Fall Dance Festival 2017

The Mary C. O’Keefe Cultural Center is presenting the 2nd annual Fall Dance Festival on September 30, 2017 in Ocean Springs, MS!
 
FDF2017 is a day of master classes, networking opportunities and performances that celebrate southern modern dance choreographers and educate the MS Gulf Coast about the art of modern dance.
 
Modern Dance emerged as a rebellion to classical ballet in the late 19th and early 20th centuries. Early pioneers of the dance technique stopped wearing corsets and pointe shoes in order to achieve more freedom of movement and expression in their bodies. A new, innovative technique began to form based on both natural and abstract movements of the human body. Modern dance continued to evolve into postmodern dance and finally into what is known as contemporary dance today. With every new generation of dance artists, unique styles and techniques evolved such as free dance, performance art, contact improvisation, release technique, improvisation, dance theater, authentic movement, Gaga, dance on film and many more.
 
Last year’s Fall Dance Festival 2016 was a great success! We had three dance companies from New Orleans, LA (Tsunami Dance, KM Dance Project and Known Mass) teach master classes and perform their original dance pieces. We also presented Leif Anderson and Summer Baldwin’s first duet together, 40 Years Between Us. FDF2016 also included an Informal Choreography Showcase which featured the work of emerging, southern dance artists such as Vaughn Dance, Selah Arts Collaborative, Delarence Collins Dance, Sarah Pitts and Catalina Reyna.
 
Fall Dance Festival 2017 is going to be even bigger than last year! Kelly Ferris Lester, University of Southern Mississippi Associate Professor of Dance, will be teaching a somatic-based dance class and presenting two original dance pieces. One of her pieces, People Issues, incorporates dance, spoken word and interactive props, as a way of investigating societal norms of body image, gender, race and major events in America
 
Sharon Leahy, National Endowment for the Arts Choreography Fellow, will be teaching a Dance on Film master class and presenting her most recent dance film, Ground Fine. FDF2017 is excited to support the work of Ocean Springs’ very own, Leif Anderson. Leif will be performing an improvised dance piece in the evening showcase and sharing her dance figure drawings in the lobby of The Mary C. during the festival.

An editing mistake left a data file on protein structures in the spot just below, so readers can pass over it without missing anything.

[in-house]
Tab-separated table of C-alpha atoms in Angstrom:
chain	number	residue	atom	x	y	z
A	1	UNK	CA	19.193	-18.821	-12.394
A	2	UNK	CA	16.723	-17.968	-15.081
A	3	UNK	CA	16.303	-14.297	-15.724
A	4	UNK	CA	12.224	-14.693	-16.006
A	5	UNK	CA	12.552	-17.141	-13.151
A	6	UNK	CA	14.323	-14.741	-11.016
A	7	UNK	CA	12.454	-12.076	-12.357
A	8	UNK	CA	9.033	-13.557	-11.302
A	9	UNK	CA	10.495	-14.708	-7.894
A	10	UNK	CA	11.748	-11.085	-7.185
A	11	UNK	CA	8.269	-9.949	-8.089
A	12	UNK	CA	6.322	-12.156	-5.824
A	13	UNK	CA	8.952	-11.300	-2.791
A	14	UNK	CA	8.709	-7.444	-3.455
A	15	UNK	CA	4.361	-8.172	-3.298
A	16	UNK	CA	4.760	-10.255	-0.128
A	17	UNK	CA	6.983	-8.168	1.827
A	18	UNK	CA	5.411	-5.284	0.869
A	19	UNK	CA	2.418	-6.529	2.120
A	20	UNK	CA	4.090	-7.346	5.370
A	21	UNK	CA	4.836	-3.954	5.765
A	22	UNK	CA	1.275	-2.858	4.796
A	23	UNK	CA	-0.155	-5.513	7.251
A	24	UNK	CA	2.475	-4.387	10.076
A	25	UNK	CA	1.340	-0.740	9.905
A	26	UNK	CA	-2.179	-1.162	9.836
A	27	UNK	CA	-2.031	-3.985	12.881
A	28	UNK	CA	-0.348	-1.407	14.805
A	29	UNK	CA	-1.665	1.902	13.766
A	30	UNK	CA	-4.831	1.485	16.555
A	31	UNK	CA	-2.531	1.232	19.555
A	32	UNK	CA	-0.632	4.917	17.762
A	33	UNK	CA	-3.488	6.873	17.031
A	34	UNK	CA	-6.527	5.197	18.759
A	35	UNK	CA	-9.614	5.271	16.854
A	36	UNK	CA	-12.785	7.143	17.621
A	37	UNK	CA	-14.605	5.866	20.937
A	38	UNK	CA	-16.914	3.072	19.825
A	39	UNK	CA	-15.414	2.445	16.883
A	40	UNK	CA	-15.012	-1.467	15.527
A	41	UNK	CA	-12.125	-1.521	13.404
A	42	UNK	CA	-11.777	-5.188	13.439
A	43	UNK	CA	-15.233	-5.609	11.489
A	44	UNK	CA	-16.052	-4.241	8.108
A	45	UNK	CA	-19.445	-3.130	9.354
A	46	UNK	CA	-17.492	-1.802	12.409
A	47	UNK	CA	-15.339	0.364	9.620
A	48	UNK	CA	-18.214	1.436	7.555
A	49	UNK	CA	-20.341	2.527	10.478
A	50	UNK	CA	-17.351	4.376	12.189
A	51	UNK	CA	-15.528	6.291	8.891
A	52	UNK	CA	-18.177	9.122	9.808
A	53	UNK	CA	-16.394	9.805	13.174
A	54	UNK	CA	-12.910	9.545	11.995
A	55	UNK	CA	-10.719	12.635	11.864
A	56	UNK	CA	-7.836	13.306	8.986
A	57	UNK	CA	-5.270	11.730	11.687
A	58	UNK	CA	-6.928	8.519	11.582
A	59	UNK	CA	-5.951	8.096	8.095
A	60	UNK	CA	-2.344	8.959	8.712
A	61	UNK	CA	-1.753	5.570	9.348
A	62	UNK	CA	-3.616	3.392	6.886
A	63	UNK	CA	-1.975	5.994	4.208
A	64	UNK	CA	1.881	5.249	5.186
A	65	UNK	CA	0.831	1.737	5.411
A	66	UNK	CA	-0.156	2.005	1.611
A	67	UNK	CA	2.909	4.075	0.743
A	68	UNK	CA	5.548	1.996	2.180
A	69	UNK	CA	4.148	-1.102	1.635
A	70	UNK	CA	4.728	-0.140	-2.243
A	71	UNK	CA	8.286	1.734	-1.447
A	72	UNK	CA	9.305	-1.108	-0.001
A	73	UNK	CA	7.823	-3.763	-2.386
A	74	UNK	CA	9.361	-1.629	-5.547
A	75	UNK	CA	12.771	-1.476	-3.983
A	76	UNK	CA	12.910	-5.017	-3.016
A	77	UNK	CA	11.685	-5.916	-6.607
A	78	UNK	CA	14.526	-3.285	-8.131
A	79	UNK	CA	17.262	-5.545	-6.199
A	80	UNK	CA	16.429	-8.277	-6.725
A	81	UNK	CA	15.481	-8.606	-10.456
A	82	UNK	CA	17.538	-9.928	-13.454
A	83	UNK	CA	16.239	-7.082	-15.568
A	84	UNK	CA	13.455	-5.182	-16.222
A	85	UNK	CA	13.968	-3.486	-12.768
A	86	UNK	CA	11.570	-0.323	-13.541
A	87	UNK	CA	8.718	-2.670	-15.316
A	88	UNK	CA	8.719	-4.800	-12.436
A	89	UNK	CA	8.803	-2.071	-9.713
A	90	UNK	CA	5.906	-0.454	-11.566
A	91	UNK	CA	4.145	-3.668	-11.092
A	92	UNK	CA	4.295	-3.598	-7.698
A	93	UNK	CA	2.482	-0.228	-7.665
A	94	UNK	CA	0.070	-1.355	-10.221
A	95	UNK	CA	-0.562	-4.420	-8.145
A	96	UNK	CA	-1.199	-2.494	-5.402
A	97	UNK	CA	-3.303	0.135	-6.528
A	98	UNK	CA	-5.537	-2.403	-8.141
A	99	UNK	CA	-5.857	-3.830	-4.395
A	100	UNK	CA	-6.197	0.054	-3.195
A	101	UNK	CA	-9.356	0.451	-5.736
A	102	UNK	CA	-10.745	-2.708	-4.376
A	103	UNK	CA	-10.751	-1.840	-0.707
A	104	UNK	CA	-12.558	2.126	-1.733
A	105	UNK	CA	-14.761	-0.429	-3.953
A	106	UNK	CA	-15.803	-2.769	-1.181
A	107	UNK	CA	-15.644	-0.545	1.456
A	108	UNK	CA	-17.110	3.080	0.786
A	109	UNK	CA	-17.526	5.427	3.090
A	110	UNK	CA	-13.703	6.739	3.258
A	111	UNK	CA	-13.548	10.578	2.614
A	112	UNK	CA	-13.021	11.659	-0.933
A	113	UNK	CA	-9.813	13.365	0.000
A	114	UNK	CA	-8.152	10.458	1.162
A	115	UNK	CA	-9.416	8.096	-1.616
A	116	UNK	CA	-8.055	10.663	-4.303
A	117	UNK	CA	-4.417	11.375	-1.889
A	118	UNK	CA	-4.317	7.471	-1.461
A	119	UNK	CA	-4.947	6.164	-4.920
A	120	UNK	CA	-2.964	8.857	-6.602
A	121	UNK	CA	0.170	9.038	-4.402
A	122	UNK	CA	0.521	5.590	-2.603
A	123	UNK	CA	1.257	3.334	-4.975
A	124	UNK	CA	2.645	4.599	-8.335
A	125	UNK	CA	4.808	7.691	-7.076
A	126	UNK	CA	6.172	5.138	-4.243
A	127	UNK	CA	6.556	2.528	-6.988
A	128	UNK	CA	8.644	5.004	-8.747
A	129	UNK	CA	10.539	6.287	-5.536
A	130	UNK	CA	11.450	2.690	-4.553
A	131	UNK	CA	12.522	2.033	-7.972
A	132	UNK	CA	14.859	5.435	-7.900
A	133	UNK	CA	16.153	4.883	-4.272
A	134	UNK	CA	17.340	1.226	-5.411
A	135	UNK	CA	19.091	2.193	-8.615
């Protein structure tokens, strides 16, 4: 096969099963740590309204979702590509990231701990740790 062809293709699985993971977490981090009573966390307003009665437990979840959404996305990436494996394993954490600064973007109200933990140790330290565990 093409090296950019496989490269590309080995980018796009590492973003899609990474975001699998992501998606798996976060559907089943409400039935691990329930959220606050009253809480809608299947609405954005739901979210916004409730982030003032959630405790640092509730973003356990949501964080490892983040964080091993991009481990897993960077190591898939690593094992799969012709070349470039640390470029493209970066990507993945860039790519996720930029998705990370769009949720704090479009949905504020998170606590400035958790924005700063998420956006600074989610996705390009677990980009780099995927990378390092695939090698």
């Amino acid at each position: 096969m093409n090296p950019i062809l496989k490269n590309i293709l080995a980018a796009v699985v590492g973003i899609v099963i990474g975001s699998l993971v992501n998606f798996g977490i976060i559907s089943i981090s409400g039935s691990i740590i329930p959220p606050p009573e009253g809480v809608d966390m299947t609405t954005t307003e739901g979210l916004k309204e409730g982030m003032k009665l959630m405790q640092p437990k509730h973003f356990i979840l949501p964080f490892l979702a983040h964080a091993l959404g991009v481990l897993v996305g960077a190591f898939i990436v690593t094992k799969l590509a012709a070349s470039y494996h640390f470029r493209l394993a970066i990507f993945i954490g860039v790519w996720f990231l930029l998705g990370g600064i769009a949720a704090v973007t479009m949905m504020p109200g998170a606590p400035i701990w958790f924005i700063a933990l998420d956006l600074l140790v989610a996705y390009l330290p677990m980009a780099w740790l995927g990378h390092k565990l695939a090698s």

Other classes include Creative Movement for Kids with local teacher/performing artist, Summer Baldwin, and Modern Dance Technique with Hattiesburg dance artist, Katie Erin Ginn. The festival also provides a platform for emerging artists to meet and learn from established dance artists with a free networking event (Share Dance Meetup) hosted by the Mississippi Dance Leader Alliance. The Share Dance Meetup includes a panel discussion with professional artists from multiple genres of dance including modern dance, dance on film, ballet and dance team.
 
The festival concludes with a Young Artists Showcase for dance artists 17 and under to share their own choreography and a Dance Film + Formal Choreography Showcase which features the work of both emerging and established dance artists in the south.
 
Come celebrate the art of modern dance either by taking a class, seeing a performance or both!  
Buy your tickets today at www.themaryc.org/tickets
 
Sponsored by: Carter & Jordan Law, Robert & Judie Baldwin and Ron Hall
Presented by: The Mary C. O’Keefe Cultural Center 
Founded/Created by: Summer Baldwin
 
 
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What You Need to Know for the Gulf Coast Blues and Heritage Festival

The Mississippi Gulf Coast Blues and Heritage Festival is back to celebrate 26 years of blues, good food and a great time this weekend.  

The festival will be held on Saturday, September 9 from 12-10 pm at the Jackson County Fairgrounds in Pascagoula. The price for tickets are $15 advance and $20 the day of the show. 

The festival features a lively array of southern soul, blues, zydeco, and gospel acts. It originally started in Biloxi, but has outgrown itself and its festival goers to a new location and a new audience. Phyllis Owens, President of the Mississippi Gulf Coast Blues Commission, says the festival has expanded its interest to host younger blues entertainers, as well as younger festival attendees. 

“It seems the crowd is getting younger each year. And that’s what we hope to do-continue the legacy of blues by including young ambassadors of the blues to become more involved”, says Owens.

Over 1,200 visitors are expected to attend this year, with some traveling all the way to the Gulf Coast from cities such as Chicago and Memphis to be a part of the longest running blues festivals in the Deep South. 

The featured artists this year include: André Lee, legendary Carl Sims, Columbus Toy, Yazoo Bayou Band, Donna Renae, Ms. Charli “Creole Diva” and many more. 

“The festival brings people and families together through their love and passion for the blues and is an important social event for many local organizations”, says Owens. “We hope this will serve as a signature event for the city of Pascagoula in hopes to increase interest in music amongst younger audiences in Jackson County,” said Owens. 

If you would like to find out more information about the festival, visit msgulfcoastbluesfest.com

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Chevron Honored For Diversity Practices

MS-Honors Chevron Honored For Diversity PracticesRefinery employee Allison Cook (right) accepts Chevron’s award from ourMississippi publisher Wesley Wells.